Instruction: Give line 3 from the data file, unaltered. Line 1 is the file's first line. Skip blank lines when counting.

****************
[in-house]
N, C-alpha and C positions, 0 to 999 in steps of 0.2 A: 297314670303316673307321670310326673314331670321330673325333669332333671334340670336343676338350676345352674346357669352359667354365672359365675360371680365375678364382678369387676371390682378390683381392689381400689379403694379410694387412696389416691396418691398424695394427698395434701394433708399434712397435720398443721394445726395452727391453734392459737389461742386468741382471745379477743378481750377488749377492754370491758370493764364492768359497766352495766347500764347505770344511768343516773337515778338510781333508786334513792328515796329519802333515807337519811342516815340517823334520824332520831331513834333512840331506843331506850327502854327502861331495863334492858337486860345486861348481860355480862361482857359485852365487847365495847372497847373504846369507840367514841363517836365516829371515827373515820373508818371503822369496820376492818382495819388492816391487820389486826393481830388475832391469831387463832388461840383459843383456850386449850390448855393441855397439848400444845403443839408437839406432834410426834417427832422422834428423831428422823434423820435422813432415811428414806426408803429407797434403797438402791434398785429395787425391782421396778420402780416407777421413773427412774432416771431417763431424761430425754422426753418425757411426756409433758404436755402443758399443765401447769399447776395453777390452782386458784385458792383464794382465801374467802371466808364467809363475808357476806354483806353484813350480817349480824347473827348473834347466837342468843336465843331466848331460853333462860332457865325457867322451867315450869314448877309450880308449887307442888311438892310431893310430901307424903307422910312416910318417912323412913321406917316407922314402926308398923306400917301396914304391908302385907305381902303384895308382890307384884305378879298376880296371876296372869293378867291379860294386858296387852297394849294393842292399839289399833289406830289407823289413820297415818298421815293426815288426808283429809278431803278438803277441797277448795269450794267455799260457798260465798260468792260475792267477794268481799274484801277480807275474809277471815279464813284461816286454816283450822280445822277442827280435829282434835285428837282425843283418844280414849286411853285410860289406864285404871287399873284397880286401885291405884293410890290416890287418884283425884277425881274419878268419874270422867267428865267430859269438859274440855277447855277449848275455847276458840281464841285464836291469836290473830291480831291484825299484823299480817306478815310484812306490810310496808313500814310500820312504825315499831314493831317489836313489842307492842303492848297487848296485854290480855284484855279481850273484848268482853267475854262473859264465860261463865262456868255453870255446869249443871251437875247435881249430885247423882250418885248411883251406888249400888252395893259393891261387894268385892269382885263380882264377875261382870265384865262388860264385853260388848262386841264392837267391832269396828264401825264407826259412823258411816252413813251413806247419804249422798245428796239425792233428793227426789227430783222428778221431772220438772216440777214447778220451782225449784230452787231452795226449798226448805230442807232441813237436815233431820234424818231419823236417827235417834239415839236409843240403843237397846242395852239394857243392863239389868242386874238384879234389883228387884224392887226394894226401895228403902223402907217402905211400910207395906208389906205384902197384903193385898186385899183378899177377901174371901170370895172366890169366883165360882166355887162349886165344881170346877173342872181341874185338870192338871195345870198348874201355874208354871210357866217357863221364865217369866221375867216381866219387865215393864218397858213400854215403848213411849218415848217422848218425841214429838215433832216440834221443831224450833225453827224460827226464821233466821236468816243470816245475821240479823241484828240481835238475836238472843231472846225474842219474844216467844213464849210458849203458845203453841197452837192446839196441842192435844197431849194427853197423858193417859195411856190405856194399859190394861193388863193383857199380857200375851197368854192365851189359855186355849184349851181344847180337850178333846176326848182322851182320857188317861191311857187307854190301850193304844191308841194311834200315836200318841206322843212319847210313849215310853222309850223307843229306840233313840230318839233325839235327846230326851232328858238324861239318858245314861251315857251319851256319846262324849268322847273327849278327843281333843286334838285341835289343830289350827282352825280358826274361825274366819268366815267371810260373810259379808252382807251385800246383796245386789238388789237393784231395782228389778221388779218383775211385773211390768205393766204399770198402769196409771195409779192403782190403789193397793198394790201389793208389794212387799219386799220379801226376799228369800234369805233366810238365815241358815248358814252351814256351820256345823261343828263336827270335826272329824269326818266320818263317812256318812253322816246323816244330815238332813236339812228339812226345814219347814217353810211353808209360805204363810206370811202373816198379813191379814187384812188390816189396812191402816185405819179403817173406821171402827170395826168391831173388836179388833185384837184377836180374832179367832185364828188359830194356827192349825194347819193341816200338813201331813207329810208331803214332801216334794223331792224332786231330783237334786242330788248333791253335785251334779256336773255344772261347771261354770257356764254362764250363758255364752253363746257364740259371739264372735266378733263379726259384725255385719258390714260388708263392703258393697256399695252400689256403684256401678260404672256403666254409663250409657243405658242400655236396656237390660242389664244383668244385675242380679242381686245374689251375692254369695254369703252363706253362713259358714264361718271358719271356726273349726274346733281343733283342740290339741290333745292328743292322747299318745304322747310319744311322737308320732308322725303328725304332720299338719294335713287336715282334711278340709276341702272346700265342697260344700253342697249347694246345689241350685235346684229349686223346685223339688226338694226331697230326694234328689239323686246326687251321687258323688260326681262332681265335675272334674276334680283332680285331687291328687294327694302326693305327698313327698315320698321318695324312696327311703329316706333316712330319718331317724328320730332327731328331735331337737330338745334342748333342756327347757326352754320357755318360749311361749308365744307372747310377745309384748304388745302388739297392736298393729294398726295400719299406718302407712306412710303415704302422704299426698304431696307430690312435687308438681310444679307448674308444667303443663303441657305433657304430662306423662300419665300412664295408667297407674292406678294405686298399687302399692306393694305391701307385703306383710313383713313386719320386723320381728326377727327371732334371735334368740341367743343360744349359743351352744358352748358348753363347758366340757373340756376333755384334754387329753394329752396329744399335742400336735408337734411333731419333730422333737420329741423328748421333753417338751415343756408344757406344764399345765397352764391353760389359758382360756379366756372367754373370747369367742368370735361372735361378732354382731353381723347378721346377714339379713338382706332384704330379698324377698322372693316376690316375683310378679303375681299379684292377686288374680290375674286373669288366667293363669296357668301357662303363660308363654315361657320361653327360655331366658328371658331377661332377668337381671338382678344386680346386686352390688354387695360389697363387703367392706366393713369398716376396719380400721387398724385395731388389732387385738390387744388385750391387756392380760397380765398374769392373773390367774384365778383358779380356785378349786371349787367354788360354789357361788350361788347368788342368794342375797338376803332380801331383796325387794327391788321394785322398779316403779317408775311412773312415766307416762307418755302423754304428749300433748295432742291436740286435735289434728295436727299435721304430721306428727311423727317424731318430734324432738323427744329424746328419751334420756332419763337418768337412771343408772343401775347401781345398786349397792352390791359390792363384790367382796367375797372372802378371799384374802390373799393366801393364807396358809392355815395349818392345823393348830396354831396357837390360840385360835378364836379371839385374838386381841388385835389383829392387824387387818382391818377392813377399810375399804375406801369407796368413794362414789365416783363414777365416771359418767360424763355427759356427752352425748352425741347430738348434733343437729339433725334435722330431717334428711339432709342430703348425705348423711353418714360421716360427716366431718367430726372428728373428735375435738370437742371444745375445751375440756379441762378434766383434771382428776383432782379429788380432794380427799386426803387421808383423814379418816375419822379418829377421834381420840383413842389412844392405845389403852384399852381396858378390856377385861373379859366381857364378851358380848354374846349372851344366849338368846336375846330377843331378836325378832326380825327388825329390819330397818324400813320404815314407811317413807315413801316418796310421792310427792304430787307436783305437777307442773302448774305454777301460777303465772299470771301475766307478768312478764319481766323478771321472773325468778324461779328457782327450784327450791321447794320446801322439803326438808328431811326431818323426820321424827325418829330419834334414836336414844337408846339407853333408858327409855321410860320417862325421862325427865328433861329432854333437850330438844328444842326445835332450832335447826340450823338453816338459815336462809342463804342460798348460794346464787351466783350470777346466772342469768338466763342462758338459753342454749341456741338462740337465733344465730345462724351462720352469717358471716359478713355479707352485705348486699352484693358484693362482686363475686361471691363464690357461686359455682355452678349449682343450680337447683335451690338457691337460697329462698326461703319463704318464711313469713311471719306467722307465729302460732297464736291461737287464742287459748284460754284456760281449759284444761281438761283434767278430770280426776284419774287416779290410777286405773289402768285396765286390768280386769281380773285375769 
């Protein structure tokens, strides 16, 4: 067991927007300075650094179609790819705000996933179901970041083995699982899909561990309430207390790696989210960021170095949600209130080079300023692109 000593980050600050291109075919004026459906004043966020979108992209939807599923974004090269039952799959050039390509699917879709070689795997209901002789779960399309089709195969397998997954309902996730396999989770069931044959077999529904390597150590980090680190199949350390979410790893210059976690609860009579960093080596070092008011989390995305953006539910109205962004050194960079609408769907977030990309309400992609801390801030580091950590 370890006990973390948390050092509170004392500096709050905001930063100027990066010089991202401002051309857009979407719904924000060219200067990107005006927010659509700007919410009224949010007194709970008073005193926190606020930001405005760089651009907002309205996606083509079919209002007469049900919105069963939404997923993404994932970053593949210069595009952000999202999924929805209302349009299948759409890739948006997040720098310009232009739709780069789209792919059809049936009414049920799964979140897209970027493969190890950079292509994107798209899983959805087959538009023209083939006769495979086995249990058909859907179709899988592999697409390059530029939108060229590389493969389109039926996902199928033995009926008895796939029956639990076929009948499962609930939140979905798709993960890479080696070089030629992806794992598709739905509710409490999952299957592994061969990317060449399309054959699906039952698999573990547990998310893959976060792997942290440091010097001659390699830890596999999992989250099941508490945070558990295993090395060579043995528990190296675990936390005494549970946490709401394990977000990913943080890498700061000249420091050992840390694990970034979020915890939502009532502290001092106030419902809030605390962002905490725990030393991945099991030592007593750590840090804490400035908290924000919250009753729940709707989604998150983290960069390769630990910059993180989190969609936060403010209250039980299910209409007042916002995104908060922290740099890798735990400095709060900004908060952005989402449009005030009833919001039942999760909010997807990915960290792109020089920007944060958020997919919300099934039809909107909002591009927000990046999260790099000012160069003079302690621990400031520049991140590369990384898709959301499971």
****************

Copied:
């Protein structure tokens, strides 16, 4: 067991927007300075650094179609790819705000996933179901970041083995699982899909561990309430207390790696989210960021170095949600209130080079300023692109 000593980050600050291109075919004026459906004043966020979108992209939807599923974004090269039952799959050039390509699917879709070689795997209901002789779960399309089709195969397998997954309902996730396999989770069931044959077999529904390597150590980090680190199949350390979410790893210059976690609860009579960093080596070092008011989390995305953006539910109205962004050194960079609408769907977030990309309400992609801390801030580091950590 370890006990973390948390050092509170004392500096709050905001930063100027990066010089991202401002051309857009979407719904924000060219200067990107005006927010659509700007919410009224949010007194709970008073005193926190606020930001405005760089651009907002309205996606083509079919209002007469049900919105069963939404997923993404994932970053593949210069595009952000999202999924929805209302349009299948759409890739948006997040720098310009232009739709780069789209792919059809049936009414049920799964979140897209970027493969190890950079292509994107798209899983959805087959538009023209083939006769495979086995249990058909859907179709899988592999697409390059530029939108060229590389493969389109039926996902199928033995009926008895796939029956639990076929009948499962609930939140979905798709993960890479080696070089030629992806794992598709739905509710409490999952299957592994061969990317060449399309054959699906039952698999573990547990998310893959976060792997942290440091010097001659390699830890596999999992989250099941508490945070558990295993090395060579043995528990190296675990936390005494549970946490709401394990977000990913943080890498700061000249420091050992840390694990970034979020915890939502009532502290001092106030419902809030605390962002905490725990030393991945099991030592007593750590840090804490400035908290924000919250009753729940709707989604998150983290960069390769630990910059993180989190969609936060403010209250039980299910209409007042916002995104908060922290740099890798735990400095709060900004908060952005989402449009005030009833919001039942999760909010997807990915960290792109020089920007944060958020997919919300099934039809909107909002591009927000990046999260790099000012160069003079302690621990400031520049991140590369990384898709959301499971």